Backstory: A fierce and furry fight on the banks of the Thames
A war is raging on the riverbanks of the Thames. Not that you would ever guess if you took a stroll alongside them. Here, where the river bends and heads toward Oxford, all seems calm, quiet, green, and serene. Only the occasional splash of a sycamore seed – helicoptering down from the lanky trees that lean over the river – disrupts the soft, steady flow of the deep greenish Thames.Skip to next paragraph
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But don't be fooled. Hidden in the reeds are two guerrilla armies fighting for dominion over this watery kingdom. On one side stands a battalion of sleek and cocky American invaders, who have set up camp and forced many to flee. On the other side stands a band of brave and plucky Brits, determined to win back the banks.
Welcome to the clash between the American mink and the British otter. Forget "The Wind in the Willows" – this is "The War of the Willows," a battle of otter resistance to mink colonization.
"I'm sure the American mink is a beautiful creature – in America," says David Macdonald, professor of wildlife conservation at Oxford University. "Here, I'm afraid, it is a pest."
Earlier this month, he and his team published a report titled "The State of Britain's Mammals 2006," in association with the animal charity, the Mammals Trust. It had some good news for otter-watchers: after 30 years of waning numbers, and even near-extinction, these slick swimmers and fierce fishers are making a comeback. They're taking on the new carnivores on the block: American mink, the descendants of escapees from fur farms around Britain.
"We're seeing evidence that large carnivores like otter will brutalize smaller carnivores like mink in order to drive them away," says Professor Macdonald.
"Yes – they will use heavy-handed tactics – or should that be heavy-pawed tactics? Anyway, they will attack smaller carnivores that pose a threat." His team has even had reports of gangs of otters pursuing minks down riverbanks, literally scaring the invaders away.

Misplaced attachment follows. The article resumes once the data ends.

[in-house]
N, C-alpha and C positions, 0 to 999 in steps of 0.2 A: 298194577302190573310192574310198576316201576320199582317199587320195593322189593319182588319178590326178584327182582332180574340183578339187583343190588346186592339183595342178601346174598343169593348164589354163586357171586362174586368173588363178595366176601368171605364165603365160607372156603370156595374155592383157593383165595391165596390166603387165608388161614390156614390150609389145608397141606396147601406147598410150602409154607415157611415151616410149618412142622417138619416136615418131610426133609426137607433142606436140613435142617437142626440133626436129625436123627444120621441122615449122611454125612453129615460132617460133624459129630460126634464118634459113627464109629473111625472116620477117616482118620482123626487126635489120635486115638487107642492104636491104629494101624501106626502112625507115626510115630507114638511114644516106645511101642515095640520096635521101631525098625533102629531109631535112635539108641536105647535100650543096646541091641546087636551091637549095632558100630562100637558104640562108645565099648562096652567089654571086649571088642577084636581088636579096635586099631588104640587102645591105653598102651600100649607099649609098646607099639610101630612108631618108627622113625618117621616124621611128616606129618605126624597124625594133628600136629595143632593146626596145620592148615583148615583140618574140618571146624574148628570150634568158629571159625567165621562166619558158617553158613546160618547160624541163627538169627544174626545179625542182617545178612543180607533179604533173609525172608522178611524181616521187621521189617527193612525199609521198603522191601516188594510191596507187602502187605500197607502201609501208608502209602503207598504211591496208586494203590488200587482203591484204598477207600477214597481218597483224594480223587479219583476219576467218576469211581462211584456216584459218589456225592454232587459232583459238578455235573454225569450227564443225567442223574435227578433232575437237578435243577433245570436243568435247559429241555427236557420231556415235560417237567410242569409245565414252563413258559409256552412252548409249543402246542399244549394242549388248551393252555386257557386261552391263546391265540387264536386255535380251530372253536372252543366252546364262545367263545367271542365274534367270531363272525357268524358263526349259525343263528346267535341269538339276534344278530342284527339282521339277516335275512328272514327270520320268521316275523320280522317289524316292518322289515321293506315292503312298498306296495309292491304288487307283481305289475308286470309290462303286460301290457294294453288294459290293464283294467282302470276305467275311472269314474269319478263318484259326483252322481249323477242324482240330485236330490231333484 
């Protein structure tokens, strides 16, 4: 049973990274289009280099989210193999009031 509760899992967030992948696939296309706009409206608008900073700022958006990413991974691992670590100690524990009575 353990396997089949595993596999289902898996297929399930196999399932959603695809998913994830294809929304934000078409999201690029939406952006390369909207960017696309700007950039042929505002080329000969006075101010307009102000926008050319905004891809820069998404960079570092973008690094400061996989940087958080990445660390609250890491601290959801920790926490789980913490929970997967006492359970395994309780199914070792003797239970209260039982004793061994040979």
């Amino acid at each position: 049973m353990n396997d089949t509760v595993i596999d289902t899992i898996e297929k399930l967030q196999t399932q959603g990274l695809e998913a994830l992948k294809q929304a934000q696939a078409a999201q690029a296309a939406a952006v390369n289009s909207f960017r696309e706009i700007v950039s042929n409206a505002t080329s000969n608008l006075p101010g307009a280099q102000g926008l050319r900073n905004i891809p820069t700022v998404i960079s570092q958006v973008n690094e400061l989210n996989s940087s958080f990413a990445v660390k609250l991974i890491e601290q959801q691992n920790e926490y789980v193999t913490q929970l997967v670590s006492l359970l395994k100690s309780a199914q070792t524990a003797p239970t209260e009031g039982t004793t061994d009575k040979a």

The number of native otters declined catastrophically in Britain in the 1960s and '70s, largely as a result of a pesticide called dieldrin. It was used on farms, and all too frequently it found its way into the diet of fish. Otters ate the fish. Dieldrin turned out to be lethal to otters, an thousands died.
Mink moved in on former otter territory. These native North Americans were imported to Britain in the early 20th century to supply the fur industry. In the 1970s and '80s, just as otters were dying out, large numbers of mink escaped or were set free by animal rights activists. It didn't take them long to stick their flags in the banks once ruled by otters, finding themselves unchallenged by any other competitive carnivore.
Until now. The otters are back.
"Who do I want to win? The otters, of course," says Malcolm Shaughnessy, mooring his longboat – named Walking on Water – at the south entrance to Oxford.
"The mink do not belong here. The otters have a right of return," he declares, as if talking about refugees displaced by war.